• Candice Breitz’ use of editing to create new narrative in Soliloquy Trilogy
  • The use of editing to create/reveal narrative in Learning from Las Vegas but Jennifer and Kevin McCoy
  • Christian Marclay’s Clock!


The importance of the original

As I have said, in Teeth and Teeth II, unlike other films I have made using BR as the main appropriated artifact, knowledge of the plot of the original film is not necessary for the overall success of the final works. However, the choice of BR as source material is crucial to the look and feel of both works. When choosing works to appropriate, consideration must be given to the original in the collective consciousness or memory of the viewer. Douglas Gordon describes the importance of choice in his process:

‘Choice is the critical thing. You can fuck it up after choosing, but choice is critical. Duchamp choosing the bottle rack; it’s the choice and the theatre of choice in a way. For instance with Zidane, at a certain point we thought we couldn’t do it with him so other people came forward. But the choice was the subject; the subject then inhabits the work; and the work is then supposed to inhabit the world. There’s no way we could’ve done it with anyone else.’[14]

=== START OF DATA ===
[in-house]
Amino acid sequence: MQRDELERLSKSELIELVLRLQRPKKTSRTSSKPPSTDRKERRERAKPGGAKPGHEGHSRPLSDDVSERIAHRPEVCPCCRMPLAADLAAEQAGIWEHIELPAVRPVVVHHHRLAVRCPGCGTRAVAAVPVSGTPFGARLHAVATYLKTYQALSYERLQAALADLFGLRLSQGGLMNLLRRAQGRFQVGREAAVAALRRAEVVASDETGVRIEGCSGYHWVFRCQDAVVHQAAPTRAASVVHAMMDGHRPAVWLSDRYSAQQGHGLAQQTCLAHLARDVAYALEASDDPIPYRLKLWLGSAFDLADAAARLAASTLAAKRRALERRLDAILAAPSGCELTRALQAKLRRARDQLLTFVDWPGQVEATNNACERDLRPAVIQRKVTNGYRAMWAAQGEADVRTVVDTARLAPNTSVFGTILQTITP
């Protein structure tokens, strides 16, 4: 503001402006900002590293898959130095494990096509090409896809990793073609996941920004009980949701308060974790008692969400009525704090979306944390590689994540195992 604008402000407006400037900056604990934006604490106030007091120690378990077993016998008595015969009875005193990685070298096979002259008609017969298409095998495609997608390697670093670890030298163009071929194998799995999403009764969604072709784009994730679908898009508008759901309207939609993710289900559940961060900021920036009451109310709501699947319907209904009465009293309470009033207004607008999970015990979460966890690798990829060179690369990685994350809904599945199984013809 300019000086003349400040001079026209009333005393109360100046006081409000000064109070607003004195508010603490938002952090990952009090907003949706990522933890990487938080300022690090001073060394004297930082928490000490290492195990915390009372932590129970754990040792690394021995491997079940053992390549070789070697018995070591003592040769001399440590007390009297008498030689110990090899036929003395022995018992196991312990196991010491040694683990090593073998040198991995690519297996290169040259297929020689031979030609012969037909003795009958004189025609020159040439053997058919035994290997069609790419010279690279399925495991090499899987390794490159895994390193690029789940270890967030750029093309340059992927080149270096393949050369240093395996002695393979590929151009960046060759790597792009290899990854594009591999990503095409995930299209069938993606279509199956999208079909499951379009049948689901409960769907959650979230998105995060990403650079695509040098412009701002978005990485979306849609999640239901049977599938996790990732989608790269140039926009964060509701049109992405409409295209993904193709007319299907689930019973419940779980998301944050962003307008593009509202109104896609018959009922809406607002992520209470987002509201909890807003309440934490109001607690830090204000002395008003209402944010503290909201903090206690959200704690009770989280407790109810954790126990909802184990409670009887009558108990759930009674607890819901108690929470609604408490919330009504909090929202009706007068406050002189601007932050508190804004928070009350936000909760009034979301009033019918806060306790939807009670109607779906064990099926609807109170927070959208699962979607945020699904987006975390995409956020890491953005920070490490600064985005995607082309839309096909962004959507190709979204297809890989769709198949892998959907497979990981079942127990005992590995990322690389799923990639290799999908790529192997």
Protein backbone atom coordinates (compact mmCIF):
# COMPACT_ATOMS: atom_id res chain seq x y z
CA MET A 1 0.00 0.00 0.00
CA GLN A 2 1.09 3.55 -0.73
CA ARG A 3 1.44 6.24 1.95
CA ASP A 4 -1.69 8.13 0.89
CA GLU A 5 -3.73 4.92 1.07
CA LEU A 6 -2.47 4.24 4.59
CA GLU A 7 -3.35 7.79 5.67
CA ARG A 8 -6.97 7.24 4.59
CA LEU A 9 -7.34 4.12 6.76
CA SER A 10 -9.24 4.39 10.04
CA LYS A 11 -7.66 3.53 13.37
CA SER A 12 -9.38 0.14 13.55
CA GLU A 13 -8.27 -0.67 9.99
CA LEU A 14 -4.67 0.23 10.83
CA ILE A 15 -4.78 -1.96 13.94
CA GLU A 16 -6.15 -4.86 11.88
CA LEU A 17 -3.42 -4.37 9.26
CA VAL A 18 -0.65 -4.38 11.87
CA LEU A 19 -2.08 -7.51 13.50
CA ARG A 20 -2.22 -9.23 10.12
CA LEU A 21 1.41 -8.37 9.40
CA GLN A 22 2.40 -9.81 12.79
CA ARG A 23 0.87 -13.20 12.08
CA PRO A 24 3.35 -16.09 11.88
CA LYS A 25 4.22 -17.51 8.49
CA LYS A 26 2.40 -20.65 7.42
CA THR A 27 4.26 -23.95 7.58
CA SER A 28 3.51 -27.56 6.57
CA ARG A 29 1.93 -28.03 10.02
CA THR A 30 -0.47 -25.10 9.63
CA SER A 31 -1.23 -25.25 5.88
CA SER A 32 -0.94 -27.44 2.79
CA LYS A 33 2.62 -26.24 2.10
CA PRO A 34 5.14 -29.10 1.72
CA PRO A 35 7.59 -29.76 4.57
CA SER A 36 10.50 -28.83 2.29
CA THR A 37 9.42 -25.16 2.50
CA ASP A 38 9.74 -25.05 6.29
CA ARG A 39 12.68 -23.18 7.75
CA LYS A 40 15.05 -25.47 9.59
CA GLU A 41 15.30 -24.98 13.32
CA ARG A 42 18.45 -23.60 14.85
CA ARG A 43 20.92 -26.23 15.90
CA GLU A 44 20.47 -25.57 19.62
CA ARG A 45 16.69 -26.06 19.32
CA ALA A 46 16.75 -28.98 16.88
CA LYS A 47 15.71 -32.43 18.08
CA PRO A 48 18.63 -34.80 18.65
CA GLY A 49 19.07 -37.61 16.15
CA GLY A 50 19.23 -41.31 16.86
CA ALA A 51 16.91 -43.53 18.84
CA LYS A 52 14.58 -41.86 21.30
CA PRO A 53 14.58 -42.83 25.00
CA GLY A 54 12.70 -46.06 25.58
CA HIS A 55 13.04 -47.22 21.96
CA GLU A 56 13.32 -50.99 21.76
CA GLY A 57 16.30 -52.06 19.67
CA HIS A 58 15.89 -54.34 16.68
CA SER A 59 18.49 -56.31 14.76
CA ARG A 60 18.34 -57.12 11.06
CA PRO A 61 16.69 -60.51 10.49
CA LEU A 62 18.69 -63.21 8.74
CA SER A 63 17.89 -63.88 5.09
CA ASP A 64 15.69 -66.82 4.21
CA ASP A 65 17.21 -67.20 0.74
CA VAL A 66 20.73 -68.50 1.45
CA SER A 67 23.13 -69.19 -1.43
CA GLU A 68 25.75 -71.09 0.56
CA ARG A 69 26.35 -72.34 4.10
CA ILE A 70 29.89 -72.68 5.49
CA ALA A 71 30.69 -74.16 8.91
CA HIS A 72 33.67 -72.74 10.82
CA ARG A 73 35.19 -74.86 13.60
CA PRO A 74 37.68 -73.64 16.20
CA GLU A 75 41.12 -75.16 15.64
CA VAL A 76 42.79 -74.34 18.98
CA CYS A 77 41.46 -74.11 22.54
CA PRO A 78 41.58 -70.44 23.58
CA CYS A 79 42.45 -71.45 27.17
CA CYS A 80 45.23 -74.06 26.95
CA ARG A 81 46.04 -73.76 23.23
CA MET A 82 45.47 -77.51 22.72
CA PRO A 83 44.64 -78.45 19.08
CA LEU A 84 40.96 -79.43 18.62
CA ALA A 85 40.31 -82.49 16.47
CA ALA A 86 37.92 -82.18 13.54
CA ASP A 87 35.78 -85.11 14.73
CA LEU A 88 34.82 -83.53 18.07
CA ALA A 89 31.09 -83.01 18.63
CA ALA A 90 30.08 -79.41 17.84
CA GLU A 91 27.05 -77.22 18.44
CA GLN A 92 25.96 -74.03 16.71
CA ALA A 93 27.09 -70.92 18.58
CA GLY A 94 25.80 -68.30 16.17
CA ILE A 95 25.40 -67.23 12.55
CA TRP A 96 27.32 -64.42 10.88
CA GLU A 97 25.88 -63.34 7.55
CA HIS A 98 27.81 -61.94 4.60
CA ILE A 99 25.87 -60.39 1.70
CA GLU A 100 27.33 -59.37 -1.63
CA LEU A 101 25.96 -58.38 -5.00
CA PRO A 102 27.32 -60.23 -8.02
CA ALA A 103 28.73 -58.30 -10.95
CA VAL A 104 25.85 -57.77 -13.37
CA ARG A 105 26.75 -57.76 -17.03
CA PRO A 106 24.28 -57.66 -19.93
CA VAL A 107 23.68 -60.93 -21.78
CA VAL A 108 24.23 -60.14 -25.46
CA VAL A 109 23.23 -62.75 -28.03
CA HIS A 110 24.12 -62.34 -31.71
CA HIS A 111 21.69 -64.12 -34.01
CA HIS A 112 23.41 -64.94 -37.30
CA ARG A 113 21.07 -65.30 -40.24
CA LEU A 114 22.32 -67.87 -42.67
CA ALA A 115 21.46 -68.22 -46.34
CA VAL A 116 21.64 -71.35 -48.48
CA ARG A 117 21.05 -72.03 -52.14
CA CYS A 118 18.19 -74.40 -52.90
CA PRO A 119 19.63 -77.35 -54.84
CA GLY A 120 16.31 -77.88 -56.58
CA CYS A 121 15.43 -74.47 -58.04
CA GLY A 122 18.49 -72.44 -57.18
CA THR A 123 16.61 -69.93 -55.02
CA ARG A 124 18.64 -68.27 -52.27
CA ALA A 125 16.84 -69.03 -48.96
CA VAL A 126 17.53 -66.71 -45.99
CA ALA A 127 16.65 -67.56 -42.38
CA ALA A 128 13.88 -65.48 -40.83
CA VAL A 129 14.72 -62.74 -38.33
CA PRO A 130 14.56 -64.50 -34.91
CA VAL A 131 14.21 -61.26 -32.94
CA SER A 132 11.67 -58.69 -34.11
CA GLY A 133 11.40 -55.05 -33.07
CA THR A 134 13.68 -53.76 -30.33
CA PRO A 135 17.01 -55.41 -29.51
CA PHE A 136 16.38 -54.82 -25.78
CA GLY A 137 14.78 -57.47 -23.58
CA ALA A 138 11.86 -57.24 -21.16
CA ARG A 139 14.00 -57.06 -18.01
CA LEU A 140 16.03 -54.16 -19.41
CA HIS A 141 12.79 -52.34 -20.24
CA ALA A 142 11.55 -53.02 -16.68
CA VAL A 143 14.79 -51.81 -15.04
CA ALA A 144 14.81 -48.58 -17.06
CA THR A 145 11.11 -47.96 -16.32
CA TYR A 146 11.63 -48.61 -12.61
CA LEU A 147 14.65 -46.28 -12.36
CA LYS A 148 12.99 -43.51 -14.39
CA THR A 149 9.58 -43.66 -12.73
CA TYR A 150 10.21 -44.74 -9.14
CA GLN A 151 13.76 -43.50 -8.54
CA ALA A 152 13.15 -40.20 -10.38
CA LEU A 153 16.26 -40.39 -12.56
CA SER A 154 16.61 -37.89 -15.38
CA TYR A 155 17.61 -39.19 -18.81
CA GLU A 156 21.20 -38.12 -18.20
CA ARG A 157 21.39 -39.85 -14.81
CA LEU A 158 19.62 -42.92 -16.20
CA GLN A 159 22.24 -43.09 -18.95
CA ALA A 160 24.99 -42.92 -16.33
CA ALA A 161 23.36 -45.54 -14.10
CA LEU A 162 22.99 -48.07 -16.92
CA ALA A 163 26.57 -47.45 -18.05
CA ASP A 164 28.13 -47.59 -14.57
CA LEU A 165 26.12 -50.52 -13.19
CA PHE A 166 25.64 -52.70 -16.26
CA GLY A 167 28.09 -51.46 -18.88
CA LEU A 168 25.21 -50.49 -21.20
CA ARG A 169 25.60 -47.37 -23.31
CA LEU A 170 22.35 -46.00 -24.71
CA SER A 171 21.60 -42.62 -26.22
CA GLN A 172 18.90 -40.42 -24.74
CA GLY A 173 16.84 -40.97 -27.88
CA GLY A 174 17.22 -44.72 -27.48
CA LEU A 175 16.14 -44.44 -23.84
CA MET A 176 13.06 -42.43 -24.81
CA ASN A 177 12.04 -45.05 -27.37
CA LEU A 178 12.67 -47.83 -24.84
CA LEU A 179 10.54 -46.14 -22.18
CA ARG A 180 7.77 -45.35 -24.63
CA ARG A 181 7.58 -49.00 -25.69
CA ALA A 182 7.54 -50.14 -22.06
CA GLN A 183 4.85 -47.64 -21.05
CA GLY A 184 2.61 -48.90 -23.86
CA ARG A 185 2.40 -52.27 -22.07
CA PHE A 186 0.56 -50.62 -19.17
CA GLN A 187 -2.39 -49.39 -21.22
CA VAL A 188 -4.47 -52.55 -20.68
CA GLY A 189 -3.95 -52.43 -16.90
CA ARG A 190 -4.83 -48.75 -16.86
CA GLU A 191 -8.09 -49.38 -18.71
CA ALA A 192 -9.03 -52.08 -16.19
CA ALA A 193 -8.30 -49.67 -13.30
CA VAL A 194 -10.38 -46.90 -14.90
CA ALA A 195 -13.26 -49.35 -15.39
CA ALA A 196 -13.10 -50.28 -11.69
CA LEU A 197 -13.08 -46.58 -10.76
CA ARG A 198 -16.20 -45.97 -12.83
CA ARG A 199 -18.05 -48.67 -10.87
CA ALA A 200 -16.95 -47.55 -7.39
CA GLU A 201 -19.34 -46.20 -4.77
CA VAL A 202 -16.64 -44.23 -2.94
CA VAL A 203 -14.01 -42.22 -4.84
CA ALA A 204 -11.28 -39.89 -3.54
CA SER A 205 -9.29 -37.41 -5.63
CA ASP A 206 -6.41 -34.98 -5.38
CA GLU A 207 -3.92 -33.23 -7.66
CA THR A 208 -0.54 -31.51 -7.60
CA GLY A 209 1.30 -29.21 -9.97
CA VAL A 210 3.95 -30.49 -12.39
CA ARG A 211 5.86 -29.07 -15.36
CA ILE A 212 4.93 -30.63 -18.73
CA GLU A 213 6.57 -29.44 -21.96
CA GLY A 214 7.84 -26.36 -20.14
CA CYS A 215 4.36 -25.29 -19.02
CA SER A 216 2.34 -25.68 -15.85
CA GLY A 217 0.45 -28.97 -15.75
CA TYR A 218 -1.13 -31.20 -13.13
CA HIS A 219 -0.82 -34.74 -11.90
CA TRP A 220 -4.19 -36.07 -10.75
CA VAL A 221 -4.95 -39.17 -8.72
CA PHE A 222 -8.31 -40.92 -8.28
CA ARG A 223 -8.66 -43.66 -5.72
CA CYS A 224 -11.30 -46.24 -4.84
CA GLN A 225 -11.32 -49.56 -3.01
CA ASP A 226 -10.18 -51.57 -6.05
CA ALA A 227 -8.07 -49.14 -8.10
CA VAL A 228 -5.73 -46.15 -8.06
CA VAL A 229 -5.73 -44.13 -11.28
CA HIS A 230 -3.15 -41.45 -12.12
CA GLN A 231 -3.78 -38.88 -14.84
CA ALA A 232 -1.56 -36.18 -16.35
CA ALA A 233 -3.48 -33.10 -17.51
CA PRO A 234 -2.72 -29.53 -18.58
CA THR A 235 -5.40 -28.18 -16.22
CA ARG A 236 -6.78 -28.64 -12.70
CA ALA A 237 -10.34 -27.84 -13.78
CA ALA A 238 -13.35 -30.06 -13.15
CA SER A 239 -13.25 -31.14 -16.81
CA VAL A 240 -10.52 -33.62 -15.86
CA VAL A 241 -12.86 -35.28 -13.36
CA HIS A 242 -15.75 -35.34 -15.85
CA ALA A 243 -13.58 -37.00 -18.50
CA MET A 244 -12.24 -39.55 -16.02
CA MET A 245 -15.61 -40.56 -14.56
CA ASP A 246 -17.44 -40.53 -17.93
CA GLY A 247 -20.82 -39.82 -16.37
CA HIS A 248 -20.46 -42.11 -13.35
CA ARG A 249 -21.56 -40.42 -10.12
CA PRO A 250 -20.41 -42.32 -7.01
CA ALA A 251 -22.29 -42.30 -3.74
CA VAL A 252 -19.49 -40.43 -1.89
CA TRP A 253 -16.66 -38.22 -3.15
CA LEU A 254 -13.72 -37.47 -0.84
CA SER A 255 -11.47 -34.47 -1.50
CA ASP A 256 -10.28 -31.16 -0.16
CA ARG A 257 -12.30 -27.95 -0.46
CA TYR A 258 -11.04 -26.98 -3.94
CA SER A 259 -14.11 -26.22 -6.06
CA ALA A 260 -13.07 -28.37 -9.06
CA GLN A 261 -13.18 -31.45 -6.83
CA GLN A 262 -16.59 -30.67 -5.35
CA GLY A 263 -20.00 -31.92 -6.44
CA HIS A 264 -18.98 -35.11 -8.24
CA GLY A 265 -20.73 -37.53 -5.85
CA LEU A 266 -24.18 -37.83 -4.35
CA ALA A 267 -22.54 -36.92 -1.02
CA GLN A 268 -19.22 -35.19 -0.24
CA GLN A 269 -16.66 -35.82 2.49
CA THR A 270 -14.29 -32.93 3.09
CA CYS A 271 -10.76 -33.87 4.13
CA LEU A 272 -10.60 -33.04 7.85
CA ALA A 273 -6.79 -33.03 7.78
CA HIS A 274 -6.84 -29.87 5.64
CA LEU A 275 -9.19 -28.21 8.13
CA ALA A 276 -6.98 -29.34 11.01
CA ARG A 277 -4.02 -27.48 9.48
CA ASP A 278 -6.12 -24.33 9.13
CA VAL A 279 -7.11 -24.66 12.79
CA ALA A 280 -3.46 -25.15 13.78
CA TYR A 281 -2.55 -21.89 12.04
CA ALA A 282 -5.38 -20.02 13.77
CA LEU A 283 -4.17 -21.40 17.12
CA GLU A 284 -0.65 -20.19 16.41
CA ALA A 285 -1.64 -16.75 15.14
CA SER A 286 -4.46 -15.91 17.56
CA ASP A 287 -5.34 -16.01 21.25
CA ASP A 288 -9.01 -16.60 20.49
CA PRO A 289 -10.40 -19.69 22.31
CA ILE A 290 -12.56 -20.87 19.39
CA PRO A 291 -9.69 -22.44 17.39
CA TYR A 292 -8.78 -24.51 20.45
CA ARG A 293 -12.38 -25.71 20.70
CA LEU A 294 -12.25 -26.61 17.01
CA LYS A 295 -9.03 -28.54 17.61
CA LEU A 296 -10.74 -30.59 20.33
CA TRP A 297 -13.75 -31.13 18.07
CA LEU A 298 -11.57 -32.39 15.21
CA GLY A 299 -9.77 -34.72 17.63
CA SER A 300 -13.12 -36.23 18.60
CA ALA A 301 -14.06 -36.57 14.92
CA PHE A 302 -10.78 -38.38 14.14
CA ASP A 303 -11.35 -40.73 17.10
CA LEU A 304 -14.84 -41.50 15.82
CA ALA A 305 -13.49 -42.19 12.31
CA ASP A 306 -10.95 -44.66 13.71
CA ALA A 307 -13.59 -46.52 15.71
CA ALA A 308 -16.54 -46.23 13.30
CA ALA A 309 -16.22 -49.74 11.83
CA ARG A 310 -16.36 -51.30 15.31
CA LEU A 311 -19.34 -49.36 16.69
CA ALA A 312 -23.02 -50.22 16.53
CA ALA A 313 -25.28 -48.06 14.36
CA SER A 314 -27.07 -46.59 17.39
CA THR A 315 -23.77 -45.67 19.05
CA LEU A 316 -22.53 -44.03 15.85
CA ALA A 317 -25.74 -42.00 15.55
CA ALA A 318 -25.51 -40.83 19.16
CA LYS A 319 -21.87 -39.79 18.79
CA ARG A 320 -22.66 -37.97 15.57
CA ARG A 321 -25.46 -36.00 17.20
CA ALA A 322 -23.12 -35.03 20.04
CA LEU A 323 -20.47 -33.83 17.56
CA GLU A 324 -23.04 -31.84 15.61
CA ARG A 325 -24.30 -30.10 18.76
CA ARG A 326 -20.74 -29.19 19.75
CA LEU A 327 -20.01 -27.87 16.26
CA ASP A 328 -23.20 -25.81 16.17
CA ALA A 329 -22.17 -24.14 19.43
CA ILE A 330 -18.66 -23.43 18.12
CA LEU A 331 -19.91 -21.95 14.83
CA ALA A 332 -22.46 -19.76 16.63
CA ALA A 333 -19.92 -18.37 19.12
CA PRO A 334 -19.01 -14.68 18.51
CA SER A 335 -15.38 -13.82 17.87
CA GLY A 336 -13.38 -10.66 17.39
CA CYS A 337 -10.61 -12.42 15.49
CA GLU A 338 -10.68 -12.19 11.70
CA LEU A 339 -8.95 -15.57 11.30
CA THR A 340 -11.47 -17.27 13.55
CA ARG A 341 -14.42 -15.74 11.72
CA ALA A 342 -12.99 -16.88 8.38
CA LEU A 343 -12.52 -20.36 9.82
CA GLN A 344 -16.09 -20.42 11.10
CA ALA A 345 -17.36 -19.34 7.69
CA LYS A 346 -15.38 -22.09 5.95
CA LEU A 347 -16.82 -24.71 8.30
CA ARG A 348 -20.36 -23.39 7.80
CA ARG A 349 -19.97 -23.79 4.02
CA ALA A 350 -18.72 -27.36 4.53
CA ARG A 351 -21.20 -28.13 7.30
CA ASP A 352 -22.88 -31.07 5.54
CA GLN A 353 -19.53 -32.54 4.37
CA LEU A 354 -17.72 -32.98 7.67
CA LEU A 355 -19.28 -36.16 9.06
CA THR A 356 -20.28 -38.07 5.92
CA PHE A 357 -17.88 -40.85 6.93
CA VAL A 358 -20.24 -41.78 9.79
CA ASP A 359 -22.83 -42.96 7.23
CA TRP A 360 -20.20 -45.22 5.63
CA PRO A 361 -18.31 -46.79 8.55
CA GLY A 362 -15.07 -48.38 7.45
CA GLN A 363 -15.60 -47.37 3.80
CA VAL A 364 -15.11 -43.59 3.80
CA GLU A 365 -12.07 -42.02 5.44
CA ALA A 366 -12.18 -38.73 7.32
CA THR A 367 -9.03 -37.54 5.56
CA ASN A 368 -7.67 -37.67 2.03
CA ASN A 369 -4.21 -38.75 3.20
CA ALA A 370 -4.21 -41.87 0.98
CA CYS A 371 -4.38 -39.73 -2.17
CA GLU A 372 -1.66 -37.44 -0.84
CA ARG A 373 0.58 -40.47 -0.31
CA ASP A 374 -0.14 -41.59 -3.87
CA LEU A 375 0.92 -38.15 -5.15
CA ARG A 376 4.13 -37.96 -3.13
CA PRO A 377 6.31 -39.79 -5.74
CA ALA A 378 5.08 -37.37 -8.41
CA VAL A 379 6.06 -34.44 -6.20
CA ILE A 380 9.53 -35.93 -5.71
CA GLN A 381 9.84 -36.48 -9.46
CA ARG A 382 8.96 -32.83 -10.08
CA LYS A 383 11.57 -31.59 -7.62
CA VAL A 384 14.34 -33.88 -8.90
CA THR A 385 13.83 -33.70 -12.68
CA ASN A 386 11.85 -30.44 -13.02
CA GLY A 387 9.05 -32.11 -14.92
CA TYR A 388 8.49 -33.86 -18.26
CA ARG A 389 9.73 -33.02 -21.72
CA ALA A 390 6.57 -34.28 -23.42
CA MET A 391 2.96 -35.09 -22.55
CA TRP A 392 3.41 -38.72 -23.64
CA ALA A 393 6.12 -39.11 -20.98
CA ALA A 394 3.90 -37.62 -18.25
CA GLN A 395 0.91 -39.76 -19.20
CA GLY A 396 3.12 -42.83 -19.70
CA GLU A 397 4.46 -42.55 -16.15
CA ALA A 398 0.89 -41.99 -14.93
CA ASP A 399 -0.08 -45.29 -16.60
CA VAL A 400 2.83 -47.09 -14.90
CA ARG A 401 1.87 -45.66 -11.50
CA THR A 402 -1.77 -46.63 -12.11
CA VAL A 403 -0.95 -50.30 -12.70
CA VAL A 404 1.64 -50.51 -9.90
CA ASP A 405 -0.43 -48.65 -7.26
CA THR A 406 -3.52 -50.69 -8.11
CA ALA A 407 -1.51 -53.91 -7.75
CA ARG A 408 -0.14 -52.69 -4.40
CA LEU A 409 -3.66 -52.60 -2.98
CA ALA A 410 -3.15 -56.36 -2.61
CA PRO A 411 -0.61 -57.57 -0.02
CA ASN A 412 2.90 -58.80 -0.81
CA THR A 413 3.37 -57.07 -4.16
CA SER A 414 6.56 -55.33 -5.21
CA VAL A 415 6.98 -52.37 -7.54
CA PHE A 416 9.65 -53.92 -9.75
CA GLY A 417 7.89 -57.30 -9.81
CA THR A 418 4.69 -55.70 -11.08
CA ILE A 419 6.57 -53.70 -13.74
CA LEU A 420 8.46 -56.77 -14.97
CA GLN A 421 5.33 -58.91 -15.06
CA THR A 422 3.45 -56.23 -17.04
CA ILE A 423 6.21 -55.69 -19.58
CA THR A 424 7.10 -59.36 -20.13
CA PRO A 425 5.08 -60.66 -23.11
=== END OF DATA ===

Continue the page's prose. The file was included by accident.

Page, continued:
Similarly, HF is necessary for Teeth and Teeth II to operate successfully. The persona of HF and his filmography and biography that are known to the viewer, however vaguely, are crucial in that they support the ridiculous premise of the films, adding their comedic value. The age of HF in BR (40 years old in 1982) is relatively evident in Teeth and Teeth II and sets HF and the artist up as contemporaries. HF’s persona as a celebrity (known to be a ‘difficult interview’ and a man’s man’) adds insult to HF’s injury, as the artist uses him as an erotic foil. The relationship with the artist and HF on screen has developed over 30 years, and viewers of a similar age to the artist may identify with the artist’s actions in making the works. Like Gordon’s Through a Looking Glass (1999), Teeth and Teeth II use a recognizable star, remove him from the frame of the original film and place him into the viewer’s’ personal space. If Through a Looking Glass has Robert De Niro talking directly to the viewer, Teeth and Teeth II have HF disrobe directly for the viewer/voyeur.


Teeth II